Travel Tip:

Palazzo Chigi, the official residence of the Prime Minister of Italy, is a 16th century palace in Piazza Colonna in Rome. It is just off Via del Corso and is close to the Pantheon.

Travel Tip:

The University of Florence can trace its origins back to the 14th century, but the modern University, where Matteo Renzi studied Law, dates back to 1859, when a number of higher studies institutions were grouped together. The resulting Institute was officially recognised as a University by the Italian parliament in 1923. The Law faculty is in the Novoli district in the north west of Florence, near the courts.

4 January 2016

Carlo Levi – writer and painter

Author and doctor who highlighted poverty in southern Italy

The anti-fascist writer, painter and doctor, Carlo Levi, died on this day in Rome in 1975.

Carlo Levi wrote Christ Stopped at Eboli based on his experiences in exile in Basilicata
Carlo Levi, anti-fascist writer and
author of Christ Stopped at Eboli
He is best remembered for his book ‘Christ Stopped at Eboli’ (Cristo si è fermato a Eboli), an account of the time he spent in political exile in a remote, impoverished part of Italy.

Levi was born in Turin in 1902. His father was a wealthy Jewish physician and Levi went to the University of Turin to study medicine after finishing school.

While at University he became active in politics and after graduating he turned his attention to painting.

But he never completely abandoned medicine and moved to Paris to continue his medical research while painting.

After returning to Italy, Levi founded an anti-fascist movement in 1929. As a result he was arrested and sent into exile to a remote area of Italy called Lucania (now renamed Basilicata).

He encountered extreme poverty, which had been unknown in the north where he grew up. As well as writing and painting while he was in exile, he served as a doctor to help the poor villagers he lived among.

When he was released from his political exile he moved back to France but on his return to Italy he was arrested again and imprisoned in Florence.

After the fall of Mussolini he was released from prison and he wrote ‘Christ Stopped at Eboli’ about his experiences living in Lucania.

At the end of the war he moved to Rome where he continued to paint, work as a political journalist and write books.

He died of pneumonia at the age of 72 on 4 January, 1975.

In 1979, ‘Christ Stopped at Eboli’ was made into a film directed by Francesco Rosi.

Aliano is the town near Matera in Basilicata upon which Carlo Levi based his fictional town of Gagliano
The hill town of Aliano in Basilicata was the
inspiration for Levi's fictional town of Gagliano
Photo: Michele Pinassi (CC BY 2.5 IT)
Travel tip:

Aliano, a town about 90 kilometres from Matera in the region of Basilicata, was the inspiration for the fictional town of Gagliano in Levi’s book ‘Christ Stopped at Eboli’. Located on top of rocky hills, it was badly damaged by an earthquake in 1980. Many residents still speak alianese dialect and keep up ancient traditions to bring themselves good luck and ward off ‘the evil eye.’ For more information visit

Travel tip:

Turin University in Via Giuseppe Verdi dates back to 1404 but officially became a university after reforms were made to it by Victor Amadeus II of Sardinia in the 18th century. The Faculty of Medicine attended by Carlo Levi is proud of its 600-year history, which it counts back to 1412 when it was founded by a local doctor, Antonio Cusano.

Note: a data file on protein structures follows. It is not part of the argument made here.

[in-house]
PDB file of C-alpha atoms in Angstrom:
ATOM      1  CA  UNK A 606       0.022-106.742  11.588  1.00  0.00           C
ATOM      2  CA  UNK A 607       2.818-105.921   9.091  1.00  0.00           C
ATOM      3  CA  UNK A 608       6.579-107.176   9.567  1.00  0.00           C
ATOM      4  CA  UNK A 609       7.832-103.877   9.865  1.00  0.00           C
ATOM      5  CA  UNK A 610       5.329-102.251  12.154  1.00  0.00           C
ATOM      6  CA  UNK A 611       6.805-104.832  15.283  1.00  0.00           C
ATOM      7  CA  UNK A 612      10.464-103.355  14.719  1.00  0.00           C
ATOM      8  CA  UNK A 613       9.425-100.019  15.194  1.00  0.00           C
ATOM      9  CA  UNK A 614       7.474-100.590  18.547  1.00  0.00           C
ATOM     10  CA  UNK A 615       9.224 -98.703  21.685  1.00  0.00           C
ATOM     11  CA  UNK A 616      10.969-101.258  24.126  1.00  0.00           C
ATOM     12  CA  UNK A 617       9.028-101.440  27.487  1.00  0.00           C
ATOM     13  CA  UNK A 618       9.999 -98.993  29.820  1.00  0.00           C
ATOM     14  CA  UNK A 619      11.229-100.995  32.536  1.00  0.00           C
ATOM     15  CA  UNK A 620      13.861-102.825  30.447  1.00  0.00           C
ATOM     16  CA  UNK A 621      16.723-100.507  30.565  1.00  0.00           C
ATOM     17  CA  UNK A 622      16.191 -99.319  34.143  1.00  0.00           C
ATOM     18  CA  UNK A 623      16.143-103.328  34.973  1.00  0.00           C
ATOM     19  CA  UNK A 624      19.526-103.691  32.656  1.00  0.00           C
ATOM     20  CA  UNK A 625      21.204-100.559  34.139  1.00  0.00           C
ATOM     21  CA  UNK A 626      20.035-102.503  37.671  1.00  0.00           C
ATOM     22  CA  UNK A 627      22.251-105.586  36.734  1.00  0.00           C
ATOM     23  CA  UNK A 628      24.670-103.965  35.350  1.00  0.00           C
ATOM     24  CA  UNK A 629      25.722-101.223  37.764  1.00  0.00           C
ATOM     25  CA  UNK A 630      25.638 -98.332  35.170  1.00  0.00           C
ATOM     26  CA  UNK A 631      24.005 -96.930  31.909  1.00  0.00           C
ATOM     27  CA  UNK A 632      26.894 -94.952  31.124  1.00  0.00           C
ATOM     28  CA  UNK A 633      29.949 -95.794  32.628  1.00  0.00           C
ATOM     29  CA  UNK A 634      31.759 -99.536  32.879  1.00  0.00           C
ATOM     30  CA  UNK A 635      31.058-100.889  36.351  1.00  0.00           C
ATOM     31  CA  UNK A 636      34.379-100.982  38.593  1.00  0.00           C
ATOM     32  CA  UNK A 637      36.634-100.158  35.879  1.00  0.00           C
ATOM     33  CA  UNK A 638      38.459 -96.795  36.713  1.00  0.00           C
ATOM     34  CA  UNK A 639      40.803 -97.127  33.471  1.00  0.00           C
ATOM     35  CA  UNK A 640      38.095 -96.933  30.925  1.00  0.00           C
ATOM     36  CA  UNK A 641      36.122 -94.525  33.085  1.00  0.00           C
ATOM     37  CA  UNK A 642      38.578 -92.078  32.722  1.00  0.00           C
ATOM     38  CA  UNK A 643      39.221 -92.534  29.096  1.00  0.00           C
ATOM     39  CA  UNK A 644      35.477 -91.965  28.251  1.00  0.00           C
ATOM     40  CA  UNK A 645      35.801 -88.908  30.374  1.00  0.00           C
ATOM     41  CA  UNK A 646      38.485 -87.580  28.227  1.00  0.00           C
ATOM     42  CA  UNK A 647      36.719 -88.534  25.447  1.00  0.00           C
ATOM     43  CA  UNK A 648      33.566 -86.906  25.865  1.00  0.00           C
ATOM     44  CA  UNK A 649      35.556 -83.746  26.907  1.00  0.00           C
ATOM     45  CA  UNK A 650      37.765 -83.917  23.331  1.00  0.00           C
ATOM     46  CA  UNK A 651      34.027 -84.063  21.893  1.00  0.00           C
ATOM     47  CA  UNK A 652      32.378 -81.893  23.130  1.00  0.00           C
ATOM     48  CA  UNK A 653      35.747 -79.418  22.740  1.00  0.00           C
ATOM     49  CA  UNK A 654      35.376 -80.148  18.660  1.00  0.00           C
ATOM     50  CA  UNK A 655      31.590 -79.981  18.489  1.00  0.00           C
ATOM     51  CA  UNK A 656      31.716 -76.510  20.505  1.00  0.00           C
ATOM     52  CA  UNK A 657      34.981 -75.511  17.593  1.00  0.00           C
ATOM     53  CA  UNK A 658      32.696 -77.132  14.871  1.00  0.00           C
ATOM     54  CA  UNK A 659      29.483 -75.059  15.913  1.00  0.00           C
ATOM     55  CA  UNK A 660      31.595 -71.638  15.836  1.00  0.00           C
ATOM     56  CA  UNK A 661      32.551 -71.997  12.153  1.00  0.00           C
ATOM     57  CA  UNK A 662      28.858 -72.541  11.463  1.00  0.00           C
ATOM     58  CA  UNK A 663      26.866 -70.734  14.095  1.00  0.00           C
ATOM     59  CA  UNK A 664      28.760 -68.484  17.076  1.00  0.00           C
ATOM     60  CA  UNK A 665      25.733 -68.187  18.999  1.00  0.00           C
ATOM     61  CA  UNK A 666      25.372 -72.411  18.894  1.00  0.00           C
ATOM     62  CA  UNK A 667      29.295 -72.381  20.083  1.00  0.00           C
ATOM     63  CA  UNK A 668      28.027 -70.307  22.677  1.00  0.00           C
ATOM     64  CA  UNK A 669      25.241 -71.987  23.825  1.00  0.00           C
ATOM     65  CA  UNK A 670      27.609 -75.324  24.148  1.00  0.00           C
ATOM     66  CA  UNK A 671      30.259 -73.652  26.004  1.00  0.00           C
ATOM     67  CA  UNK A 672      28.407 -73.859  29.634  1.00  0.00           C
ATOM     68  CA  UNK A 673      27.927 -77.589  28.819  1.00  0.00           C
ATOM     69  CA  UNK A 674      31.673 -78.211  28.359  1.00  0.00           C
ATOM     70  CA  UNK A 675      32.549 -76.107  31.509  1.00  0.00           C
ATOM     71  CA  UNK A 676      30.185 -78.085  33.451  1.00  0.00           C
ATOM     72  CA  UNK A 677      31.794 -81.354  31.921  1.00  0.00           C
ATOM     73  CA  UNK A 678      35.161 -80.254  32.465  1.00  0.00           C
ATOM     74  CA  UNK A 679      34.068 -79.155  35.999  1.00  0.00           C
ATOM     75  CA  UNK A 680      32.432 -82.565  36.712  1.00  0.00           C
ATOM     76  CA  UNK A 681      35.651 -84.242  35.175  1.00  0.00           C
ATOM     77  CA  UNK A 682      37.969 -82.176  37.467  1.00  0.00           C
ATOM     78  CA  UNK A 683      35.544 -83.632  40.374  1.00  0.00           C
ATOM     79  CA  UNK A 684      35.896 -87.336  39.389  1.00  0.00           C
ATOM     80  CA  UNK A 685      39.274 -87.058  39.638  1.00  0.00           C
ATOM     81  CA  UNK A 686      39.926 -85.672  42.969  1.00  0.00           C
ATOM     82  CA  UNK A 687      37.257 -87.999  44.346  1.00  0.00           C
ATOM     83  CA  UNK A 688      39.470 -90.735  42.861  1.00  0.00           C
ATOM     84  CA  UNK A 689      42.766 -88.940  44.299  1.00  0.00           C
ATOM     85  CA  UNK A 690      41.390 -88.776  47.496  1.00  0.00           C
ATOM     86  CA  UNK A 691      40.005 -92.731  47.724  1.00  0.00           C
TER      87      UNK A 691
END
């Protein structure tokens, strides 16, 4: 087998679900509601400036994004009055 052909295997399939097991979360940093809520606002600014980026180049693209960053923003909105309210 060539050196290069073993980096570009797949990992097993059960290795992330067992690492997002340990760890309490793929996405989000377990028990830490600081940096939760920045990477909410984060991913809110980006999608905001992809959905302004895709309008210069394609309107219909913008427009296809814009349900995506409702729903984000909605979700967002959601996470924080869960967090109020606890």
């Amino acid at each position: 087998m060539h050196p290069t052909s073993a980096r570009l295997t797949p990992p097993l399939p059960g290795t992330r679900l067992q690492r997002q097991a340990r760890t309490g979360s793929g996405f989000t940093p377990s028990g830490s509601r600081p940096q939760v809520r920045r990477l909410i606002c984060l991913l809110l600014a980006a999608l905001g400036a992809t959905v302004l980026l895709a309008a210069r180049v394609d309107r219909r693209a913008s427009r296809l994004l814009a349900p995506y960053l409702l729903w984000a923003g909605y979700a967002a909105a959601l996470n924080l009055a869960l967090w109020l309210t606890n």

16 November 2015

San Giuseppe Moscati - doctor

Remembering the kindness of a brilliant young doctor

Doctor and scientist Giuseppe Moscati was beatified by Pope Paul VI on this day in 1975.

Doctor and scientist beatified by Pope Paul VI
Giuseppe was renowned for his kindness and generosity to his patients and even before his death people talked of ‘miracle’ cures being achieved by him. 

He was canonised by Pope John Paul II in 1987 and his feast day is 16 November.

The saint was born into a big family in Benevento in 1880. His father, a lawyer and magistrate, was active in the church and Giuseppe inherited his piety.

The family later moved to Naples and Giuseppe enrolled in the medical school of the University of Naples in 1897.

On graduating he went to work in a hospital but continued with his brilliant scientific research and attended Mass frequently.

When Vesuvius erupted in 1906 he helped evacuate all the elderly and paralysed patients before the roof collapsed on the hospital under the weight of the ash.

He worked tirelessly to research ways to eradicate cholera in Naples and personally cared for many of the soldiers wounded in the First World War.

He was compassionate to the poor and often gave them money as well as free medical treatment and a prescription.

Giuseppe died suddenly in 1927 at the age of 46 having been on duty at the hospital only that morning.

After his death, a young man dying from leukaemia was suddenly and inexplicably cured, after his mother dreamed of a doctor in a white coat. She was able to identify the doctor as Blessed Giuseppe after her priest showed her a photograph of him. The young man who was cured was able to attend the canonisation ceremony of Giuseppe Moscati by the Pope.

The Santuario del Carmine overlooks Sorrento's Piazza Tasso
The Santuario del Carmine
overlooks Piazza Tasso

Travel Tip:

In ancient times, Benevento was one of the most important cities in southern Italy and there are many Roman remains there, including a triumphal arch erected in honour of Trajan and an ampitheatre. In the cathedral of Santa Maria Assunta there is a marble statue of Saint Giuseppe Moscati in the chapel of the Holy Sacrament.

Travel Tip:

Overlooking Sorrento’s main square, Piazza Tasso, the yellow-painted, 16th century Sanctuary of the Madonna del Carmine has a shrine to Giuseppe Moscati in a little side chapel where people can pray to the sainted doctor for comfort and relief.